Evidence update 2016

1. Offer vapo-coolant spray to reduce pain of peripheral IV insertion
Ref: Griffith RJ, Jordan V, Herd D, Dalziel SR. Vapocoolants (cold spray) for pain treatment during intravenous cannulation. Cochrane Database Systematic Reviews 2016 Issue 4. Art. No.CD009484.doi:10.1002/14651858.CD009484.pub2

2. Use 1-2 drops tissue adhesive at peripheral IV insertion site, hub +/- wings. Apply dressing
Ref: Bugden S, Shean K, Scott M, et al. Skin glue reduces the failure rate of Emergency Department-inserted peripheral intravenous catheters: A randomized controlled trial. Ann Emerg Med. 2016;68(2):196-201.

3. Check peripheral IVs regularly. Allow dwell >3 days if still needed and no complications
Ref: Webster J, Osborne S, Rickard CM, New K. Clinically-indicated replacement versus routine replacement of peripheral venous catheters. Cochrane Database of Systematic Reviews 2015, Issue 8. Art. No.: CD007798. DOI: 10.1002/14651858.CD007798.pub4.

4. Prep skin with 2% chlorhexidine in alcohol for central, dialysis & arterial catheter insertion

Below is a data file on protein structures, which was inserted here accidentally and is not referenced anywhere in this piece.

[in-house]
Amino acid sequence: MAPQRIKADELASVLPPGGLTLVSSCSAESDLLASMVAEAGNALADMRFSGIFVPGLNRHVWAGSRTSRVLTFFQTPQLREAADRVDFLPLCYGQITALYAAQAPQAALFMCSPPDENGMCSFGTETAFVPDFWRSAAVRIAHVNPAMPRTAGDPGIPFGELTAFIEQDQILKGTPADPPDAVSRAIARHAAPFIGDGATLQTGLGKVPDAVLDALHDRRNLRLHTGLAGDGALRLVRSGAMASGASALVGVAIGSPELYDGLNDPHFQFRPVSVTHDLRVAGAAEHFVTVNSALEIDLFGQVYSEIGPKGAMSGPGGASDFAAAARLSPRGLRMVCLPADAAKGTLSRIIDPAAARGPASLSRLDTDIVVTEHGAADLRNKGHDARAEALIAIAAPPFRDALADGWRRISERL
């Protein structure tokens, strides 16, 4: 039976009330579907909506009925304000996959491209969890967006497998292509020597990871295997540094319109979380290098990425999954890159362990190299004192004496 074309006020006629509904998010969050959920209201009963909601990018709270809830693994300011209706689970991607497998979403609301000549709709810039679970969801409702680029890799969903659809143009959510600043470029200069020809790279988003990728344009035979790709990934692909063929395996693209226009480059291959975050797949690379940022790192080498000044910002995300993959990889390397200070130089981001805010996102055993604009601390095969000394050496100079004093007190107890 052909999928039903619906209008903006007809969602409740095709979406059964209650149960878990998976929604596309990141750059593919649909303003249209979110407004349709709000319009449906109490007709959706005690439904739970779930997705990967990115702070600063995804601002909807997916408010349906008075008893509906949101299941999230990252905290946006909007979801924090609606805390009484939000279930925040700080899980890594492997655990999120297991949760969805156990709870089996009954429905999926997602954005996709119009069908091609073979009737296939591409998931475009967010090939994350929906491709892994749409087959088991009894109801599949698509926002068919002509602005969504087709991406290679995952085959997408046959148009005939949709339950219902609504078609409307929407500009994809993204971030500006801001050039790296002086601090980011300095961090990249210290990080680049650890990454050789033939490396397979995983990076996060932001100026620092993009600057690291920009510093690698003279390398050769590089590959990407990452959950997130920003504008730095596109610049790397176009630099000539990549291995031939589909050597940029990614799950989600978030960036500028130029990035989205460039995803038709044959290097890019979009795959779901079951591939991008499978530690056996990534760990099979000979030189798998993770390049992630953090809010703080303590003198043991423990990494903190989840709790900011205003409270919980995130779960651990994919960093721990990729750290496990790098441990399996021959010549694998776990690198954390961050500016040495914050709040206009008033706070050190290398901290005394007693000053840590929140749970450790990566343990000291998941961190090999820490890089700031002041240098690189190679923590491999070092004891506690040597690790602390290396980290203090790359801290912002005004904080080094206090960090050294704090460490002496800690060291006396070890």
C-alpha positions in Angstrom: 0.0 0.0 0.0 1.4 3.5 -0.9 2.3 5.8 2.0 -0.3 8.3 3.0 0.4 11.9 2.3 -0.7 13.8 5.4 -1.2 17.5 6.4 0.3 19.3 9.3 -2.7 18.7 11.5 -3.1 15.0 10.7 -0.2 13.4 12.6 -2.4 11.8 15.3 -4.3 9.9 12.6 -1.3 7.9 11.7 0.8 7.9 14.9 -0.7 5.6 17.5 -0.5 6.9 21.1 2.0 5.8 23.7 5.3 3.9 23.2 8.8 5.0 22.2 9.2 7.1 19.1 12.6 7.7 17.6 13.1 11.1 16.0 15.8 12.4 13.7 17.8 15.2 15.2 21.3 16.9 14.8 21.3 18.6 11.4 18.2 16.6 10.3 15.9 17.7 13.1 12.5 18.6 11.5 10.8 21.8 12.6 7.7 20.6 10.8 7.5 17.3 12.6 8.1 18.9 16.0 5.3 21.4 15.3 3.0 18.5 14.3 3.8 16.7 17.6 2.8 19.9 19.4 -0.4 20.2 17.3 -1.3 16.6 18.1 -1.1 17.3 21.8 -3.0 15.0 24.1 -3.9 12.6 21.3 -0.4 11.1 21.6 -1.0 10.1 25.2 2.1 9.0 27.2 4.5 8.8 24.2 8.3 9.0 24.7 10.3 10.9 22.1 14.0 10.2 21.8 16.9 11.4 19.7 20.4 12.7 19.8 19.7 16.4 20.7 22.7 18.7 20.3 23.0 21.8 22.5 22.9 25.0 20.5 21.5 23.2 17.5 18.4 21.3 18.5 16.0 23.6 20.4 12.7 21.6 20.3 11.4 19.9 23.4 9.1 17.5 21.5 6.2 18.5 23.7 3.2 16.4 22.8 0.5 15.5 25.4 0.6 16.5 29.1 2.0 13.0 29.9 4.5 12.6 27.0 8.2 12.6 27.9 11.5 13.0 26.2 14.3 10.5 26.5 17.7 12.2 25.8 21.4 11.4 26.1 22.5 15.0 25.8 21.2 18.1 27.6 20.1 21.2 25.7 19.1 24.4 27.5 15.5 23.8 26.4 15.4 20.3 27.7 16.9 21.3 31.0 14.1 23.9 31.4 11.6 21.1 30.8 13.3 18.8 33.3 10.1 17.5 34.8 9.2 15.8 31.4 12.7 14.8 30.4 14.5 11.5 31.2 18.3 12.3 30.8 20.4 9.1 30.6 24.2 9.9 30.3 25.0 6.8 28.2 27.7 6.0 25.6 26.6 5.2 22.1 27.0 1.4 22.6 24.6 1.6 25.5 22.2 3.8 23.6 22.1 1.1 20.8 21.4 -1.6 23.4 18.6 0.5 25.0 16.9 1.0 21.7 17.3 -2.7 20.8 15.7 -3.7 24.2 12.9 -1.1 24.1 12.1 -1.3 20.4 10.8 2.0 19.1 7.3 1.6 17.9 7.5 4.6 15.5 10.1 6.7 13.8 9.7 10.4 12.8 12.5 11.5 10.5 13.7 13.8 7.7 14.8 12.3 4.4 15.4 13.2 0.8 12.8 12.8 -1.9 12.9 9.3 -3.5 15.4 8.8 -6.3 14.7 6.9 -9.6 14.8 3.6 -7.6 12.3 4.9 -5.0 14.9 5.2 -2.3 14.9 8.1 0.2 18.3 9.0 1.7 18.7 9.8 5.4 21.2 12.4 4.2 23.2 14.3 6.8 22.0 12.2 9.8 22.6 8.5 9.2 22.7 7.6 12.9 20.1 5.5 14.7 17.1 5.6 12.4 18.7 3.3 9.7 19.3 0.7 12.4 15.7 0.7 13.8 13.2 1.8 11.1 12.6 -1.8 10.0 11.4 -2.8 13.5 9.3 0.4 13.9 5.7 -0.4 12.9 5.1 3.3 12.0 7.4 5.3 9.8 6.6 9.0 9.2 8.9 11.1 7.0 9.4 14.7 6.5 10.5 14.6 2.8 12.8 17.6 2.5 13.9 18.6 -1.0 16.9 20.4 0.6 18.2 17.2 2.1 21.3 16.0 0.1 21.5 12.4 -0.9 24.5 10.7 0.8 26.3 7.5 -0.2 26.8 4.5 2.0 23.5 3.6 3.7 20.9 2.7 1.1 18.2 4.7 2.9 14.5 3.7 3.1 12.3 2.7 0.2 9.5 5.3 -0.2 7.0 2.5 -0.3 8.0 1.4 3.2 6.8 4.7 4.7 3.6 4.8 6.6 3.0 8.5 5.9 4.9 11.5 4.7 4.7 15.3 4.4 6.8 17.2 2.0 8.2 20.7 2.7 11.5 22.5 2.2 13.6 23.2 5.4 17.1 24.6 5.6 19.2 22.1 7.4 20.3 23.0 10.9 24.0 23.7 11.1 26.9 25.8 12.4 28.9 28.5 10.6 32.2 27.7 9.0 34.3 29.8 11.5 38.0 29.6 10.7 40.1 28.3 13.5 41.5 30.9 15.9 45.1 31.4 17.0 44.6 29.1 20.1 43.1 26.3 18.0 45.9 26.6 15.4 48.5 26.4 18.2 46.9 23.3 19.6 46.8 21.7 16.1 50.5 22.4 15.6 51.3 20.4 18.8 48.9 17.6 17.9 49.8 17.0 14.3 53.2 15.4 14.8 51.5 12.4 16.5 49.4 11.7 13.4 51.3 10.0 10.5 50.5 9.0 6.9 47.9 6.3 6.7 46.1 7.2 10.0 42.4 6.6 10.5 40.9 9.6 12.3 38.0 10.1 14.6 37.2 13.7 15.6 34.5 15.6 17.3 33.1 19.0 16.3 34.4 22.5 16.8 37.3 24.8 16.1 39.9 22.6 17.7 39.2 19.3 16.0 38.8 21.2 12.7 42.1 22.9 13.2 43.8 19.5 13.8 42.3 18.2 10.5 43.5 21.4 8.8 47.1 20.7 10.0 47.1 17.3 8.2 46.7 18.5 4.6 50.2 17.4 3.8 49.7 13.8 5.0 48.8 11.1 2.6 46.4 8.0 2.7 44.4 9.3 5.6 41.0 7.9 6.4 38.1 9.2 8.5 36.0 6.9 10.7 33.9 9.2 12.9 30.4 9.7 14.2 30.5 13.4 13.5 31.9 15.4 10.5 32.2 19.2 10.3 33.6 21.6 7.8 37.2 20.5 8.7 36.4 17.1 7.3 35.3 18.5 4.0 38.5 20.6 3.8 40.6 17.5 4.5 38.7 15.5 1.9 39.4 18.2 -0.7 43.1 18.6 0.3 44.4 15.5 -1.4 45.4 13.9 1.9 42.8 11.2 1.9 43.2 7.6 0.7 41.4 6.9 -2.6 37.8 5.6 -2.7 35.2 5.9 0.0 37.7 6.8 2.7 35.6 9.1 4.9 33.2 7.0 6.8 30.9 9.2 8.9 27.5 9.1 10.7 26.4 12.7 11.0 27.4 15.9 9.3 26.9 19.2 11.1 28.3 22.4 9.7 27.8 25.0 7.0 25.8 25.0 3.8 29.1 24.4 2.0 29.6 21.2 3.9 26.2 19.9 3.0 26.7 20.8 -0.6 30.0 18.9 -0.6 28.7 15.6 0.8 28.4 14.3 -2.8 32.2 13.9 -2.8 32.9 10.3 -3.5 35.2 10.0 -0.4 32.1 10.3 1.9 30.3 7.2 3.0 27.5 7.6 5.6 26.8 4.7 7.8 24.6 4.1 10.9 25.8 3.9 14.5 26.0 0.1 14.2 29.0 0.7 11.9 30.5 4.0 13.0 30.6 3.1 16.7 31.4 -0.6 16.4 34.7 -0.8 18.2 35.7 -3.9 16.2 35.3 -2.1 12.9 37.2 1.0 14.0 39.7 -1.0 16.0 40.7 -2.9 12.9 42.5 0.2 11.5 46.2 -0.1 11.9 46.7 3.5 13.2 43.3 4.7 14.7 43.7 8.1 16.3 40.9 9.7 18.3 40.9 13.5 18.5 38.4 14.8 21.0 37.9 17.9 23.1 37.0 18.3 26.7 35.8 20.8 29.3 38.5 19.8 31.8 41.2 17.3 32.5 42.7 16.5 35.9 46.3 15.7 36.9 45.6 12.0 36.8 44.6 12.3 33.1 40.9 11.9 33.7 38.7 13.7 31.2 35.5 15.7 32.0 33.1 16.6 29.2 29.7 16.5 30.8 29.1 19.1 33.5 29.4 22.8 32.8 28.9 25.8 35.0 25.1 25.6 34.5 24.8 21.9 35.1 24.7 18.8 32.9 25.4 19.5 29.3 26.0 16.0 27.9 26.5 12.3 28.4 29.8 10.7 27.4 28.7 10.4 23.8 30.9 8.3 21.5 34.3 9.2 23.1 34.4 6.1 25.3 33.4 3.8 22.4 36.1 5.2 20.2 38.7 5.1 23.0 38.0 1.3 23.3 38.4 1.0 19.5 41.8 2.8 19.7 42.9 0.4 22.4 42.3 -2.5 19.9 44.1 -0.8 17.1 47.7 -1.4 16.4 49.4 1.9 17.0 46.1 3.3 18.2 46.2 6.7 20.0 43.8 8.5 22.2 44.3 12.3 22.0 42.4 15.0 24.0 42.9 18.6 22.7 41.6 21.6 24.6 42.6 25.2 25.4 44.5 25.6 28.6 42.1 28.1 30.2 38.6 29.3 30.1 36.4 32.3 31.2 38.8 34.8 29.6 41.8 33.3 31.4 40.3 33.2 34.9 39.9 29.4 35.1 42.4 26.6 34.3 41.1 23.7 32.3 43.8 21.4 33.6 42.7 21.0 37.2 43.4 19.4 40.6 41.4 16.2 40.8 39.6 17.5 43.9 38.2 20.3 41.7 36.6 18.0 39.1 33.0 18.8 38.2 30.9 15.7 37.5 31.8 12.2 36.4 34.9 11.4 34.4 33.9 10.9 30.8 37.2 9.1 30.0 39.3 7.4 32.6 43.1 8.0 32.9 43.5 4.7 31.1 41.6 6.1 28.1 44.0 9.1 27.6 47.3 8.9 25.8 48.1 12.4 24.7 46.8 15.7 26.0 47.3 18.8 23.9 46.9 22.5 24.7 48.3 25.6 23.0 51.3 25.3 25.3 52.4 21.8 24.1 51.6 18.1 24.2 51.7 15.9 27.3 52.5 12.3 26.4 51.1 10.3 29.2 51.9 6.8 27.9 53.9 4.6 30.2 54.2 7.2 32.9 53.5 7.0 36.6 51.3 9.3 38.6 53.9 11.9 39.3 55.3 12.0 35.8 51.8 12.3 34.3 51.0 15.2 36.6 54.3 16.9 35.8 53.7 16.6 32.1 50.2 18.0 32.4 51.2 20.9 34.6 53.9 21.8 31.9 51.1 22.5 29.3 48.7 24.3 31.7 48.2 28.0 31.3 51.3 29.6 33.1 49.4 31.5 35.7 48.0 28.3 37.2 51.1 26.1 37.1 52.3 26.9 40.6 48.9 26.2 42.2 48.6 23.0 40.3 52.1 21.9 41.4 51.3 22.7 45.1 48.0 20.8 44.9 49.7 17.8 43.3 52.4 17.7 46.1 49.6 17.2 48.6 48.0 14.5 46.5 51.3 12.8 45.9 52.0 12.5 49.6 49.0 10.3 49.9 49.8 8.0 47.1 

Ref: Mimoz O, Lucet J-C, Kerforne T, et al. Skin antisepsis with chlorhexidinealcohol versus povidone iodinealcohol, with and without skin scrubbing, for prevention of intravascular-catheter-related infection (CLEAN): an open-label, multicentre, randomised, controlled, two-by-two factorial trial. The Lancet. 2015;386(10008):2069-77.

5. Use chlorhexidine disc/dressing on non-tunnelled central venous access devices
Ref: Ullman AJ, Cooke ML, Mitchell M, Lin F, New K, Long DA, Mihala G, Rickard CM. Dressings and securement devices for central venous catheters (CVC). Cochrane Database of Systematic Reviews 2015, Issue 9. Art. No.: CD010367. DOI:10.1002/14651858.CD010367.pub2.



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